Ghoster by Jason Arnopp review


Following up the quirky story The Last Days of Jack Sparks, Jason Arnopp tackles a host of timely issues in Ghoster.

We follow Kate as she plans to move her entire life from Leeds to Brighton for too good to be true Scott, who she met at a digital detox a handful of months before.

When she arrives at his flat overlooking the coastline, she finds an apartment that appears gutted and Scott nowhere to be seen.

Told through diary entries and flashbacks plus text messages, Ghoster is a modern-day look at the world of social media addiction, mental health issues and just to compound matters; a dollop of supernatural goings-on.

It may feel like an odd mix, but Arnopp handles the subject matter with confidence and incorporates plot twists at the right time to keep the story compelling.

As a lead character, Kate is for lack of a better phrase, human. She is impulsive, wants to be loved, struggles with past issues and can be downright annoying. This isn’t to say we don’t sympathise with her plight though, as she is written in a way that keeps you on her side, even when she does some crazy things.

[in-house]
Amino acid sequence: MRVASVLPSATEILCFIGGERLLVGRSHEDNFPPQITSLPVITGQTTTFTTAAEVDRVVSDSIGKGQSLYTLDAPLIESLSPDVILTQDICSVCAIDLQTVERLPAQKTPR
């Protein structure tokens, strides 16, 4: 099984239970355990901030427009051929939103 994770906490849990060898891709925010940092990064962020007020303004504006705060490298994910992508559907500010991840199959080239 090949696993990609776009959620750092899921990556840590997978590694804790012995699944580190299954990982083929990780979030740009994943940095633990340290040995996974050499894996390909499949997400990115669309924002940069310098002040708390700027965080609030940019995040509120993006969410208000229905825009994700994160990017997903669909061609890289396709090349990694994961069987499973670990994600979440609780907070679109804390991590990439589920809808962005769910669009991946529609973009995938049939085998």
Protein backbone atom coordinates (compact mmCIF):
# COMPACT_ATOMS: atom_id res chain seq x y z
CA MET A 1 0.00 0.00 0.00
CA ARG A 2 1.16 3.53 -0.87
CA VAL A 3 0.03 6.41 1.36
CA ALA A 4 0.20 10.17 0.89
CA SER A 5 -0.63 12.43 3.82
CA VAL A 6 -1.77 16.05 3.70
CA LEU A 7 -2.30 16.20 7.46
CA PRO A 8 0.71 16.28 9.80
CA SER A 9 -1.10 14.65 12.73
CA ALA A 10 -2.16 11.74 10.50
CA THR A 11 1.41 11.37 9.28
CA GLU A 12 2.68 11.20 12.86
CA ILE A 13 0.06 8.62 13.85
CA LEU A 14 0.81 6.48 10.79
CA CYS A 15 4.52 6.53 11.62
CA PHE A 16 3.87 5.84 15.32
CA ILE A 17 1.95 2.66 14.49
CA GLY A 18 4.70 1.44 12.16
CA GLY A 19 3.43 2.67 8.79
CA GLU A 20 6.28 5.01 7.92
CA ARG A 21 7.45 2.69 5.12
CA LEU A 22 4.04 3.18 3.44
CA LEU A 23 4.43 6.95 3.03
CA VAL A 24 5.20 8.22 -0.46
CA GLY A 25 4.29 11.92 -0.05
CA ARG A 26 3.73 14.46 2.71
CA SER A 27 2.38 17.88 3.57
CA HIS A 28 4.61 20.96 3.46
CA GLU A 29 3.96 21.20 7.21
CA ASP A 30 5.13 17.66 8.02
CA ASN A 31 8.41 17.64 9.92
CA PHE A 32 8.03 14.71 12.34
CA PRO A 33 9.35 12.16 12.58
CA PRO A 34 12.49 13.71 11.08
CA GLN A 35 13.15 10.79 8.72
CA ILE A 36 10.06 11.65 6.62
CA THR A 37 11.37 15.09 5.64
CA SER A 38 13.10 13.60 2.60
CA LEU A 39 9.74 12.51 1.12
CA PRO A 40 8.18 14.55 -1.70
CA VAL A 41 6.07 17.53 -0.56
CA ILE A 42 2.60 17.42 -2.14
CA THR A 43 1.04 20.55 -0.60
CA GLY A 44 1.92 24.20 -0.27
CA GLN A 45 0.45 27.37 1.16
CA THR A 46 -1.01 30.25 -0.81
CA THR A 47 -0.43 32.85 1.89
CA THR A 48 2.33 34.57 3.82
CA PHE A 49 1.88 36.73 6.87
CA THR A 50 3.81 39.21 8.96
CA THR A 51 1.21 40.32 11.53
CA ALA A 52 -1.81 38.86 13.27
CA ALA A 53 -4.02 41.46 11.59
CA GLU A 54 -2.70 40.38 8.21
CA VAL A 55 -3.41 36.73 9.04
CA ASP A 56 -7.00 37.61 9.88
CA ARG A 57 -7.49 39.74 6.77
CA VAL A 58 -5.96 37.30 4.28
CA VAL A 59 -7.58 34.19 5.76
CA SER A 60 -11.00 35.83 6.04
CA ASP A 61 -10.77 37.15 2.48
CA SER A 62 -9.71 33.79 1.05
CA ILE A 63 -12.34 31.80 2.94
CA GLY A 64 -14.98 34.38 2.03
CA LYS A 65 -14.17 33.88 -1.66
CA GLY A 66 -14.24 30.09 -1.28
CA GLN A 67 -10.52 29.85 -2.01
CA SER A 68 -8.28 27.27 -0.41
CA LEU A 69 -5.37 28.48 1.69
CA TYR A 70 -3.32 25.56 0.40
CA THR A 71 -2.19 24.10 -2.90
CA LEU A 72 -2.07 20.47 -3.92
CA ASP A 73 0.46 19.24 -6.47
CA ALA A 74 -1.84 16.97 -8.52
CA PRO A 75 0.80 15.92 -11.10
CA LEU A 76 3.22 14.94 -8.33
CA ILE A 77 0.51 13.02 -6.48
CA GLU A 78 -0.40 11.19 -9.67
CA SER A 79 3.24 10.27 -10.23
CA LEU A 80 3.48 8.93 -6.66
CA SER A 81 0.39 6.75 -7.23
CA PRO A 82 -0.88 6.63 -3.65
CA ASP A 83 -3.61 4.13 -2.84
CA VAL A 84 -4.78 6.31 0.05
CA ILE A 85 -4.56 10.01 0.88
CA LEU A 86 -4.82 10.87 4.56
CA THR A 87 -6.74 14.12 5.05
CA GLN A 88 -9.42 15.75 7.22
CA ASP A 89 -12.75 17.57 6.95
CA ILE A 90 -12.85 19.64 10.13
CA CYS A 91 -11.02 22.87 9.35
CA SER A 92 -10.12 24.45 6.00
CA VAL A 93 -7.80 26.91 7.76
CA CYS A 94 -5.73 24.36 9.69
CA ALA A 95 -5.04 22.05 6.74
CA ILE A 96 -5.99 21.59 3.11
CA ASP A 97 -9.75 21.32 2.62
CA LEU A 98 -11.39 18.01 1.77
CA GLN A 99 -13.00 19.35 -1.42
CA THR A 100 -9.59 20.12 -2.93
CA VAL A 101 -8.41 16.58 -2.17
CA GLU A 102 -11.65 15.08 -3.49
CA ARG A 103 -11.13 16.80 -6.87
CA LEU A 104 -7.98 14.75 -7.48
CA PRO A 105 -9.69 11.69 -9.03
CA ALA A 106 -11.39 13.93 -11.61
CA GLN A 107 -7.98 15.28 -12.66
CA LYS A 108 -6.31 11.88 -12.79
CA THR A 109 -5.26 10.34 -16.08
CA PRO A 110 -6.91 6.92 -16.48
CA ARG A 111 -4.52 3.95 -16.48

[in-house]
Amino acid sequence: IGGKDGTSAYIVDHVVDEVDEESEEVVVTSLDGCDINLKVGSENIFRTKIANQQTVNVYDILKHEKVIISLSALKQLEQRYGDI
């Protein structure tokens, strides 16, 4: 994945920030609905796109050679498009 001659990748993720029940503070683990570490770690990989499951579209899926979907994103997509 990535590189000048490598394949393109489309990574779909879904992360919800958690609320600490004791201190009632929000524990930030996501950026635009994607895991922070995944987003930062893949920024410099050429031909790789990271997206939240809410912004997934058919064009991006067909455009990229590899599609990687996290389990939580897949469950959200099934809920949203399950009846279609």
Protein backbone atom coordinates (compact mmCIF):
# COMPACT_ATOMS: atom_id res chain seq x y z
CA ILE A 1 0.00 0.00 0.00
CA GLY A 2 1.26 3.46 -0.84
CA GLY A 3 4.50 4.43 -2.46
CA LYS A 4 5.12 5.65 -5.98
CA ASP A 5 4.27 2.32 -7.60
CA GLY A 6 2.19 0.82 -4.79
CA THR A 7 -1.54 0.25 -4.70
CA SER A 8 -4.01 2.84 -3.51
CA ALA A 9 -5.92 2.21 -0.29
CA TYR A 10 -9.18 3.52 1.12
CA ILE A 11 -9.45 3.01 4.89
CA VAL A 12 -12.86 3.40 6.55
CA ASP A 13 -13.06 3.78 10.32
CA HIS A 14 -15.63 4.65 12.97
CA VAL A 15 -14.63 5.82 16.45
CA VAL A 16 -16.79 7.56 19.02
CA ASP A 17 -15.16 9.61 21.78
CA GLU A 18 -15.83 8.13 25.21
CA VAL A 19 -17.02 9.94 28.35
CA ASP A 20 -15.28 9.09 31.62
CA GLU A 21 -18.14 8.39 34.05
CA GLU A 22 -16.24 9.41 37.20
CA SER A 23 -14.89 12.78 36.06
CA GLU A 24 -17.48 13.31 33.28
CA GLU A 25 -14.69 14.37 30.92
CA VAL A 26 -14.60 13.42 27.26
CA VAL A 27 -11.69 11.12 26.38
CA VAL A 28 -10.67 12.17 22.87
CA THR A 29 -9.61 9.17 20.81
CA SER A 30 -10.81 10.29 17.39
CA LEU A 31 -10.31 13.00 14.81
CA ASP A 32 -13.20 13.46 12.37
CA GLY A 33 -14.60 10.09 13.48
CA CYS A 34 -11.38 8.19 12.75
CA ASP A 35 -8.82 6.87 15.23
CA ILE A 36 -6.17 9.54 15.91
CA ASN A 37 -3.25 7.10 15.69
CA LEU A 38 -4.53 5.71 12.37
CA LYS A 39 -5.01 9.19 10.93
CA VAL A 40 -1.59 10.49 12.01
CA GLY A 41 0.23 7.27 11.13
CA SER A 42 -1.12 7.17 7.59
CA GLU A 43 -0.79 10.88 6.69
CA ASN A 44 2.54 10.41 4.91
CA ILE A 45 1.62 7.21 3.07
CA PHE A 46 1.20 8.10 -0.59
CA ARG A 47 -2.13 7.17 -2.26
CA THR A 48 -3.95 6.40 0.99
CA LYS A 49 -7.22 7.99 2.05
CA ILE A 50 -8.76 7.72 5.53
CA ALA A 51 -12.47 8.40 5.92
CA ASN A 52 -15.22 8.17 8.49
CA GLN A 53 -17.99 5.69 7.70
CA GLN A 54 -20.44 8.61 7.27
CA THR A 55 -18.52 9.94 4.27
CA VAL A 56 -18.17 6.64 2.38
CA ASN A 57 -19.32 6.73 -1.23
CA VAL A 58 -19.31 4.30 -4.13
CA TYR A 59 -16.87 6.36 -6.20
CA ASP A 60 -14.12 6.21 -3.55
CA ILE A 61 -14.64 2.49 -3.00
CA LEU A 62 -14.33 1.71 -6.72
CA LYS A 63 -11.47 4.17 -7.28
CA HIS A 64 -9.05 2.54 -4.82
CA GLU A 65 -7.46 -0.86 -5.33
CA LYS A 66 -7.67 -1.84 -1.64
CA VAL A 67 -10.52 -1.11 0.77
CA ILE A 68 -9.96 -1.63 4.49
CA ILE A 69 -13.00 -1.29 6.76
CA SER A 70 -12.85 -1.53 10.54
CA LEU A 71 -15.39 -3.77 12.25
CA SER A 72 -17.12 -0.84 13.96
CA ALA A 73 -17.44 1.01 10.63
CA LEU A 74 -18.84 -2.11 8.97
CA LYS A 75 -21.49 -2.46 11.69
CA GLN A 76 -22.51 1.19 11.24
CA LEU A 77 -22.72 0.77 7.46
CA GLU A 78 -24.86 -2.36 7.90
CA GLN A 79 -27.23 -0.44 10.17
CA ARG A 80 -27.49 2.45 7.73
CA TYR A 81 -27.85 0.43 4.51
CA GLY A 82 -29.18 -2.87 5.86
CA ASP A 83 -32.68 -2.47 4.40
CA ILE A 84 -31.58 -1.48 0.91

Ghoster is very much a product of 2019 and feels timely, plus it tackles issues it’s sometimes easier to sweep under the rug than confront.

Ghoster by Jason Arnopp is available now on Amazon Kindle and Paperback.


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